Medscape: First Year of Pandemic Showed Telemedicine Benefited Less Urban Patients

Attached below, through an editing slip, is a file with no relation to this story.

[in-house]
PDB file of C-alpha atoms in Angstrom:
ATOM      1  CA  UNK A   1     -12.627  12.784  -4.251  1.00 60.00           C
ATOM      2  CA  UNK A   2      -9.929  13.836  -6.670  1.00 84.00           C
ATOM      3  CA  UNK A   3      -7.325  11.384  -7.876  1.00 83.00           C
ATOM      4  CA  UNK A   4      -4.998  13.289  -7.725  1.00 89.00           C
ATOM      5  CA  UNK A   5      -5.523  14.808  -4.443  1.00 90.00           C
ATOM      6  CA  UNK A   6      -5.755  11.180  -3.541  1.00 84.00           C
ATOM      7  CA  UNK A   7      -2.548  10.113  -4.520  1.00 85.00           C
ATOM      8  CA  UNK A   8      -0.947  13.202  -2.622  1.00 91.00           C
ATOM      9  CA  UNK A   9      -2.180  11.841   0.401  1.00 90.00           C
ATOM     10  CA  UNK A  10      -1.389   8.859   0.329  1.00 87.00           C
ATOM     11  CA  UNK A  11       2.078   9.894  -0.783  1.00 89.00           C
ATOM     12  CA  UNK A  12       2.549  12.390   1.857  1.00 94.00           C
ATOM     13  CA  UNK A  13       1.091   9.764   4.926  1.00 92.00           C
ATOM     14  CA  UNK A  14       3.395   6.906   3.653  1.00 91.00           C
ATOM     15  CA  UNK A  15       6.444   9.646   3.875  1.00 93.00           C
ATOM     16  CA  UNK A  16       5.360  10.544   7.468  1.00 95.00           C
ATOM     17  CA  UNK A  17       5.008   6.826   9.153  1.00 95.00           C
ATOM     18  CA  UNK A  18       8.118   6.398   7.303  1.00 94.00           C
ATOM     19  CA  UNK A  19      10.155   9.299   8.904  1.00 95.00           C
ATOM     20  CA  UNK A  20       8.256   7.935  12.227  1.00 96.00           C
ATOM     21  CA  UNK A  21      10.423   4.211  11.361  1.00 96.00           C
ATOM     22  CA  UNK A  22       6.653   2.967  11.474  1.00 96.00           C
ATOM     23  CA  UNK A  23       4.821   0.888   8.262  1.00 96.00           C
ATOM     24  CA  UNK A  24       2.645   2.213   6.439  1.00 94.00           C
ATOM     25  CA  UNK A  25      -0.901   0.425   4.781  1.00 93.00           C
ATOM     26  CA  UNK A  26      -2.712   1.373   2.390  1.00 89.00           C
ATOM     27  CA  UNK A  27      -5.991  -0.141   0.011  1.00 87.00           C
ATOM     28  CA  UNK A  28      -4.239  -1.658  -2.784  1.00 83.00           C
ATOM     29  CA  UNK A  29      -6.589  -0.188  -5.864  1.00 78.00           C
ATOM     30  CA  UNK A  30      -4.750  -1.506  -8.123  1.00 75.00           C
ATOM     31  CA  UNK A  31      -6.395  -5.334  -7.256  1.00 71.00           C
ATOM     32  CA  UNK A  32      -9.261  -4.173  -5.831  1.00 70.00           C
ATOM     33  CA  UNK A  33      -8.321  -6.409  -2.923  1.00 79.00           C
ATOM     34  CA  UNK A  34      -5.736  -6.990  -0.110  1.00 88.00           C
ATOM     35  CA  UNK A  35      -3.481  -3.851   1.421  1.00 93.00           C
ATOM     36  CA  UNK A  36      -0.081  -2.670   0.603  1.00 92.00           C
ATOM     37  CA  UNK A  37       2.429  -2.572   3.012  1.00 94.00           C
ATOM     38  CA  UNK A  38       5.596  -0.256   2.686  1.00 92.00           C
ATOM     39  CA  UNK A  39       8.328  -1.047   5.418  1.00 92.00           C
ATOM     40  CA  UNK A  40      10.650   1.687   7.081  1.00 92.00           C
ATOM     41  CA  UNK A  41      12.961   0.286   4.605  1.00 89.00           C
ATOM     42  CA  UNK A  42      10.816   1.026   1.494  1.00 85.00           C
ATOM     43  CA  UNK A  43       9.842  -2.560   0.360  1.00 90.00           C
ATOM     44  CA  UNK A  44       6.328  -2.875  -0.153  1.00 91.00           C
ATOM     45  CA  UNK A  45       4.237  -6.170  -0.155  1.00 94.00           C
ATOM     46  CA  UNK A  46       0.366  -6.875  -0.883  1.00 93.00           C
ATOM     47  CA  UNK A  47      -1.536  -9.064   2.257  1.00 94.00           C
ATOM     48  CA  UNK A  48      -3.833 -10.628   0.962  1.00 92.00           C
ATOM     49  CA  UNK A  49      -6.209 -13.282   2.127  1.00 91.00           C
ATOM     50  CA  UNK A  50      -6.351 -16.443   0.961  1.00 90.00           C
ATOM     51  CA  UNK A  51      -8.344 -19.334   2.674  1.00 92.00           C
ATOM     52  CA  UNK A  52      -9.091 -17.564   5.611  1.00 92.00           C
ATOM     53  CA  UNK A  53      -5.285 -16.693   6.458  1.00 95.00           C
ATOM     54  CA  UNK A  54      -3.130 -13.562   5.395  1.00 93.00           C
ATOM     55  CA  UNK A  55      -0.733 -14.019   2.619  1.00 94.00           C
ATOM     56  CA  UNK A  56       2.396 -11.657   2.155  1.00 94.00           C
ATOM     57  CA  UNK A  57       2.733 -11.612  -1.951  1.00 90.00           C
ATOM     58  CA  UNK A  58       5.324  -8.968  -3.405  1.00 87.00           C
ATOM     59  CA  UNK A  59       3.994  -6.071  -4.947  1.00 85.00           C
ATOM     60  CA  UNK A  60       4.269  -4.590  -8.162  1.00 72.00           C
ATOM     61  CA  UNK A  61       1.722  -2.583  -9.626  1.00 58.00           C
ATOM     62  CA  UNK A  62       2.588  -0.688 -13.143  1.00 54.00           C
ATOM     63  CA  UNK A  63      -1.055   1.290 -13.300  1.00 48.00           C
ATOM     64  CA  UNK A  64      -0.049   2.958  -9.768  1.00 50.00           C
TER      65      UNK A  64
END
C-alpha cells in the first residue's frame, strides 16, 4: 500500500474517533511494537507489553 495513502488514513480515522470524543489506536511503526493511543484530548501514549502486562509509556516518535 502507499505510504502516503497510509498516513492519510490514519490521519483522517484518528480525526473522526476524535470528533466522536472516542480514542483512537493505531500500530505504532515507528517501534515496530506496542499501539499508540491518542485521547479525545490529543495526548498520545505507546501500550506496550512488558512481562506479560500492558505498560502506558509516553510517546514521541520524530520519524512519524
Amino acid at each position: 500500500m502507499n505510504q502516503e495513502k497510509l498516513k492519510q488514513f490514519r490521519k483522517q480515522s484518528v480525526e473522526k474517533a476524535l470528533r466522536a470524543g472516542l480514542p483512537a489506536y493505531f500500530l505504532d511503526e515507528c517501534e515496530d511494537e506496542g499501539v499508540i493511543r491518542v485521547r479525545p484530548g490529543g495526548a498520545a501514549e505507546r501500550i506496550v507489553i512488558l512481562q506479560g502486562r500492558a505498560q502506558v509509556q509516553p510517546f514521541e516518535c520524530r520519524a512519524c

According to a study published in the Journal of the American Board of Family Medicine, telemedicine was a more viable option for patients living in health professional shortage areas (HPSA) and those belonging to other underserved communities. Although White patients were 61 percent more likely to use telemedicine to see their provider as compared with Hispanic patients, Black patients were 37 percent more likely to receive care via telemedicine than Hispanic patients. Patients living in geographically underserved areas — those living 20 minutes or more from a clinic — were also more likely to schedule telemedicine appointments. The study suggests rural patients benefit from telehealth by reducing their commute time.

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